Jesuit priest. The son of the duke of Gandia, the great-grandson of a pope (Alexander VI) and of a king (Ferdinand V of Aragon), Francis was educated privately and was received at the Emperor's court when eighteen years of age. The next year he married, and was made viceroy of Catalonia by Charles V. In 1543 he became Duke of Gandia, but his career suffered a setback through his suppression of magistrates' corruption, and he retired to his estate, which he improved, fortified, and enriched with a Dominican foundation and the restoration of a hospital. His happy family life as the father of eight children ended when his wife died in 1546. In 1547 he secretly joined the Society of Jesus. He resigned his dukedom in favour of his eldest son, and made provision for the others. The news of this extraordinary recruit to the Society could not remain secret; although he tried hard to conceal his rank, his ability could not be hidden. He was ordained priest in 1554 and was appointed Commissary for Spain and Portugal by Ignatius of Loyola. There he made full use of the experience he had previously acquired in governing Catalonia, and founded many colleges and other houses.
In 1561 he was called to Rome; in 1565 he was elected General of the Jesuits. For the remaining seven years of his life he was so zealous in government that he has been called the Jesuits' second founder. Both in the reform of Christian life in Europe and in its propagation overseas Francis actively inspired and supported his priests. In Rome he helped to found and direct the Roman College (later called the Gregorian University), he built the church of St Andrew on the Quirinal, and began the famous Gesù church. He established a new province in Poland, new colleges in France, and initiated Jesuit missionary work in the Americas. In 1566, when the plague raged in Rome, he raised money for poor-relief and sent his priests to tend the sick in the hospitals. In 1571, accompanying a papal ambassador to Spain, Portugal, and France, he enjoyed great personal success, but, worn out with sickness and responsibility, he died soon after the journey was over, having blessed and prayed for all his children and grandchildren in turn. He was canonized in 1671. Feast: 10 October.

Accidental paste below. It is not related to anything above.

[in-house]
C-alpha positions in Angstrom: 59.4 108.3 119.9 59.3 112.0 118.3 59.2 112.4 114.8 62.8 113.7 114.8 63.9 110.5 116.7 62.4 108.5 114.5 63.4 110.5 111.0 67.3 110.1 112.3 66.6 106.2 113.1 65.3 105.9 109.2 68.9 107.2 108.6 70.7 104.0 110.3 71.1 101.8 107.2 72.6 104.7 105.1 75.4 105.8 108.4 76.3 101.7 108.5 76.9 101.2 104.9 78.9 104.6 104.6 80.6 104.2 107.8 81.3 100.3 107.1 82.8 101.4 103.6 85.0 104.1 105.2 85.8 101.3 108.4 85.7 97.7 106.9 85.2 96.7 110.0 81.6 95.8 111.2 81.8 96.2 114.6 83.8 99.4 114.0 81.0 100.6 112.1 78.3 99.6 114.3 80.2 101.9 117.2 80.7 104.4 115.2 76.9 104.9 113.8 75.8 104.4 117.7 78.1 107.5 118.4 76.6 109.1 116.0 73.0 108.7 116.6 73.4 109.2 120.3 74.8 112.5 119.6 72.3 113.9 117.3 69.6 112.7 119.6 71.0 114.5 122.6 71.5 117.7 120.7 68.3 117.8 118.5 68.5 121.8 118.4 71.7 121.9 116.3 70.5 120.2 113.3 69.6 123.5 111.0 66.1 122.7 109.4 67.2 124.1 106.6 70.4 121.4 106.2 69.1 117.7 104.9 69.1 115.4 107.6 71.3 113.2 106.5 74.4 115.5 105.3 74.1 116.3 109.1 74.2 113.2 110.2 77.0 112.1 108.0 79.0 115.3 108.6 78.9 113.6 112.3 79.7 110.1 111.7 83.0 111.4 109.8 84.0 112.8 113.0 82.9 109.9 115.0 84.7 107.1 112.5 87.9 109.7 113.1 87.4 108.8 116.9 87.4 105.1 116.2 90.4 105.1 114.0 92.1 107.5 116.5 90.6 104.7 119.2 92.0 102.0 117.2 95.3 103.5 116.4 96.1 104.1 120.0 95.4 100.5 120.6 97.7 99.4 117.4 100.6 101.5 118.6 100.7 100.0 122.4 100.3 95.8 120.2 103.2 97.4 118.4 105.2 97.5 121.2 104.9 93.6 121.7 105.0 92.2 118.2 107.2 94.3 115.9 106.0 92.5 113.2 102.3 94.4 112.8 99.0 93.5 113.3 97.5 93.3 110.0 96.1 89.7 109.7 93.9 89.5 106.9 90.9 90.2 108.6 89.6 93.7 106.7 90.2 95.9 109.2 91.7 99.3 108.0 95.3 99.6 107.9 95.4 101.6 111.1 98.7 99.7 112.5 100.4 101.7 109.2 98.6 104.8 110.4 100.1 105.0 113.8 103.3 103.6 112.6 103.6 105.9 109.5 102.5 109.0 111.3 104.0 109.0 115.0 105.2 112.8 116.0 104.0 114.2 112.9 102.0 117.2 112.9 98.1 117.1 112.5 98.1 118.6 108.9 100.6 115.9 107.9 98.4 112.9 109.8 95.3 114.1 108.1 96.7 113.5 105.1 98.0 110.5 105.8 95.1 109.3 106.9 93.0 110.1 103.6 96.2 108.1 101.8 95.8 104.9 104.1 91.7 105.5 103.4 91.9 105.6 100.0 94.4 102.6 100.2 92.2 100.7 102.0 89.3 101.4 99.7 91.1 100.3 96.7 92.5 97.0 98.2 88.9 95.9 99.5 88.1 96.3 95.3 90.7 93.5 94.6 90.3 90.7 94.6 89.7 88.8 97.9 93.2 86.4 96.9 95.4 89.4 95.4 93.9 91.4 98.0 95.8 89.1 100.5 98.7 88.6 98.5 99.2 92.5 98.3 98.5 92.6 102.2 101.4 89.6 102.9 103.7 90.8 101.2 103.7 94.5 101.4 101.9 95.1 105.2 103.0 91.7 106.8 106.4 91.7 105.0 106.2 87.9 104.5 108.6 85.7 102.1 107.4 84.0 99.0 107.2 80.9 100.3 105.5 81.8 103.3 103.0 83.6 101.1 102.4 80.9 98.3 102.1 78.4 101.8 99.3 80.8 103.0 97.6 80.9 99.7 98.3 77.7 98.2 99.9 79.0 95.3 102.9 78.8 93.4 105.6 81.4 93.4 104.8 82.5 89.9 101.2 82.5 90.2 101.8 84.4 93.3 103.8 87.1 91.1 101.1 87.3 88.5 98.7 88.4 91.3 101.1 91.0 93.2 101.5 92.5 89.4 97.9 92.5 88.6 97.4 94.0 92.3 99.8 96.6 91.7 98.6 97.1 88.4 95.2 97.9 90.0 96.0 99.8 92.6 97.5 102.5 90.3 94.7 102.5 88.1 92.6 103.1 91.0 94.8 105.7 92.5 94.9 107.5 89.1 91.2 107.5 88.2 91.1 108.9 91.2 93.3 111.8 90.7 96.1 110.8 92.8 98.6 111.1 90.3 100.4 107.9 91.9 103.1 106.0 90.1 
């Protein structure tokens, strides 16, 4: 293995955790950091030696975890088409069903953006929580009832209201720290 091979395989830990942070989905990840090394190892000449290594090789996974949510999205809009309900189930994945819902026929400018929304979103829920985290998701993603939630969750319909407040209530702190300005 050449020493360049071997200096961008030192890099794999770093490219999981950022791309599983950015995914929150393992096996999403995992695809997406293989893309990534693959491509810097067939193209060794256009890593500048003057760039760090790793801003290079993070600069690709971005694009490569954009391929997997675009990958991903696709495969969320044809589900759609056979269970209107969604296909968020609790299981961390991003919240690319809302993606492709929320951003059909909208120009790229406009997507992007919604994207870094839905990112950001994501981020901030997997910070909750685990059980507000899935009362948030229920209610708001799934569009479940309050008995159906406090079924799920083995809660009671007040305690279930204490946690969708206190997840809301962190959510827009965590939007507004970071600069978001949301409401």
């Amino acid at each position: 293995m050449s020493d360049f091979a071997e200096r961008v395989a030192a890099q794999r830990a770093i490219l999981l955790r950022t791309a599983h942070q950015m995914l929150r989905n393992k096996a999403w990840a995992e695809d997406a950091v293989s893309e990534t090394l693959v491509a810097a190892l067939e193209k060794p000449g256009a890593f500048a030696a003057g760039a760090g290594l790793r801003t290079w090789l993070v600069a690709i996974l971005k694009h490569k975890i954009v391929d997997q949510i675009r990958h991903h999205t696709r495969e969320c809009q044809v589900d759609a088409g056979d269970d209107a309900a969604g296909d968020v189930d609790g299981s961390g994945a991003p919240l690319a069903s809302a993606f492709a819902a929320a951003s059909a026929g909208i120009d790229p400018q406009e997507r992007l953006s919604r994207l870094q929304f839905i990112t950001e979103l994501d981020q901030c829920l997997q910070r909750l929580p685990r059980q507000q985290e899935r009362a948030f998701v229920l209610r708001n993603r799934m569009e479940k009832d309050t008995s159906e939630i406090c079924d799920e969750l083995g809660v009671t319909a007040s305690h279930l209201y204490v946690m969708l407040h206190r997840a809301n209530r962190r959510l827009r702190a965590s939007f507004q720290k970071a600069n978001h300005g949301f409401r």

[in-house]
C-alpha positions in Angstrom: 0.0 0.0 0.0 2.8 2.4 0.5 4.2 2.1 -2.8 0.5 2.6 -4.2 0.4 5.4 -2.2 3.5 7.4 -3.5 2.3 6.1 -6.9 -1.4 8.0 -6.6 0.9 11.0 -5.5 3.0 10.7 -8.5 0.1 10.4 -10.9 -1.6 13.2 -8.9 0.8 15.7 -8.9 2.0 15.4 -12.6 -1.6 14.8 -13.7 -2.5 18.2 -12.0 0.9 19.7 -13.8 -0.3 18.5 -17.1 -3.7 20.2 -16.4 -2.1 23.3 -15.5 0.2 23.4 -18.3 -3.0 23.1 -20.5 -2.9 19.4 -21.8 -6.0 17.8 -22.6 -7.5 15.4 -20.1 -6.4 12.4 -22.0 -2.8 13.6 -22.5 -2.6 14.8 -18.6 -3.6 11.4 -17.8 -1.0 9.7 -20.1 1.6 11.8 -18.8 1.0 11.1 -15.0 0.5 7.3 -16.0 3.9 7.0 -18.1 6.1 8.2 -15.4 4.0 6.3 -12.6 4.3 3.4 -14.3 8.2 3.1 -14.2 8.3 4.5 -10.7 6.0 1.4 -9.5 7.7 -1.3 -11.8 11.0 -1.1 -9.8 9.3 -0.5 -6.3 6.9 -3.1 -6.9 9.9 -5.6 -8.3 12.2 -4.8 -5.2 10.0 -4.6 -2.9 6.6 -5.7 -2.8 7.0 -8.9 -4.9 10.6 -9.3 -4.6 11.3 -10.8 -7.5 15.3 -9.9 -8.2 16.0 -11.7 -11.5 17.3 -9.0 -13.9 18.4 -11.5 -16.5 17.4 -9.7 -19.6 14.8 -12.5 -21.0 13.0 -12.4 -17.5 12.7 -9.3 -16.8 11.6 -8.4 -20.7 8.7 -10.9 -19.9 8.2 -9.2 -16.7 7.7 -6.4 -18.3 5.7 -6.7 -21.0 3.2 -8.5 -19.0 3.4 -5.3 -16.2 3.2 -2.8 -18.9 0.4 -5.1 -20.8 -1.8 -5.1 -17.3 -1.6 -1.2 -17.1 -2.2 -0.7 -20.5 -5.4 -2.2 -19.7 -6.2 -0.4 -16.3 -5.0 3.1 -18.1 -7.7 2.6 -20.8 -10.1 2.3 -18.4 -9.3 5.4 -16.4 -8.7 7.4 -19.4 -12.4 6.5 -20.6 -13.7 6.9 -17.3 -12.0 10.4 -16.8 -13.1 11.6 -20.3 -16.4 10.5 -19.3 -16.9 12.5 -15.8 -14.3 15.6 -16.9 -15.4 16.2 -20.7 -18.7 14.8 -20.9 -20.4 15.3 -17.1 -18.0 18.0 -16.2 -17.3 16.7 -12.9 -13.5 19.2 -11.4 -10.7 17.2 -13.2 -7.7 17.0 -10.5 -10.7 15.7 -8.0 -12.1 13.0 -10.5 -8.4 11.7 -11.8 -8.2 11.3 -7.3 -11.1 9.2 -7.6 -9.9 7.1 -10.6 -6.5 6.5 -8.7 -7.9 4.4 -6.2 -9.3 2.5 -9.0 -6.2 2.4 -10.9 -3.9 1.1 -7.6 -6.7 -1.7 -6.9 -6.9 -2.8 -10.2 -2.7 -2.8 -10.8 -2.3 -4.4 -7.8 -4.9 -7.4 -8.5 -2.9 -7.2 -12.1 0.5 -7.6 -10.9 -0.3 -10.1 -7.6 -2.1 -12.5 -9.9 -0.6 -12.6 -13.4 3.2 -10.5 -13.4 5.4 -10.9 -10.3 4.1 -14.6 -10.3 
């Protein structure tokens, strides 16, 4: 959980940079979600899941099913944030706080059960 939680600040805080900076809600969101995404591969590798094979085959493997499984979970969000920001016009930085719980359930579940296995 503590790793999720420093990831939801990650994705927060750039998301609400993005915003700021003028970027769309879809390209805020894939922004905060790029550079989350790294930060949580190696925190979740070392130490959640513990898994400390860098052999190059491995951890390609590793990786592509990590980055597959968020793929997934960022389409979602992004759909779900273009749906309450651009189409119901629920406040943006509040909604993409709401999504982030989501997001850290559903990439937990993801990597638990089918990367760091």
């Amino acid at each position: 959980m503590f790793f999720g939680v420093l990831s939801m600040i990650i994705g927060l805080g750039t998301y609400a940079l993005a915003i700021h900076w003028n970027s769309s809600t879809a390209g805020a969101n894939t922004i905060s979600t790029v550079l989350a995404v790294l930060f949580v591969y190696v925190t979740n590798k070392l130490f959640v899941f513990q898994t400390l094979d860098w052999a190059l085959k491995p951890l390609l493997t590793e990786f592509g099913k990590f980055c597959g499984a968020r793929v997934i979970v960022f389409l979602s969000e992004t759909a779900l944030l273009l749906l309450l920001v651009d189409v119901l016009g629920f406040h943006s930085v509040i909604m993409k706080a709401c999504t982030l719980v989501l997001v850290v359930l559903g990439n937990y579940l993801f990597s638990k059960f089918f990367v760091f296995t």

AA.SS. Oct. V (1786), 149–291; over 1,000 letters survive in Monumenta Historica Societatis Jesu (5 vols., 1894–1911);Opera Omnia were published at Brussels in 1675. The early Life by P. de Ribadeneira, Vida del P. Francisco de Borja (1596) is uncritical; more reliable portraits by P. Suau (1910), O. Karrer, Der heilige Franz von Borja (1921), and M. Yeo, The Greatest of the Borgias (1936). See also J. Brodrick, The Origin of the Jesuits (1940); id., The Progress of the Jesuits (1946);C. de Dalmasses and J. F. Gilmont, ‘Las obras de San Francisco de Borgia’, Archiv. Histor. Societatis Iesu, xxx (1961), 125–79.
Subjects: Christianity — Early Modern History (1500 to 1700).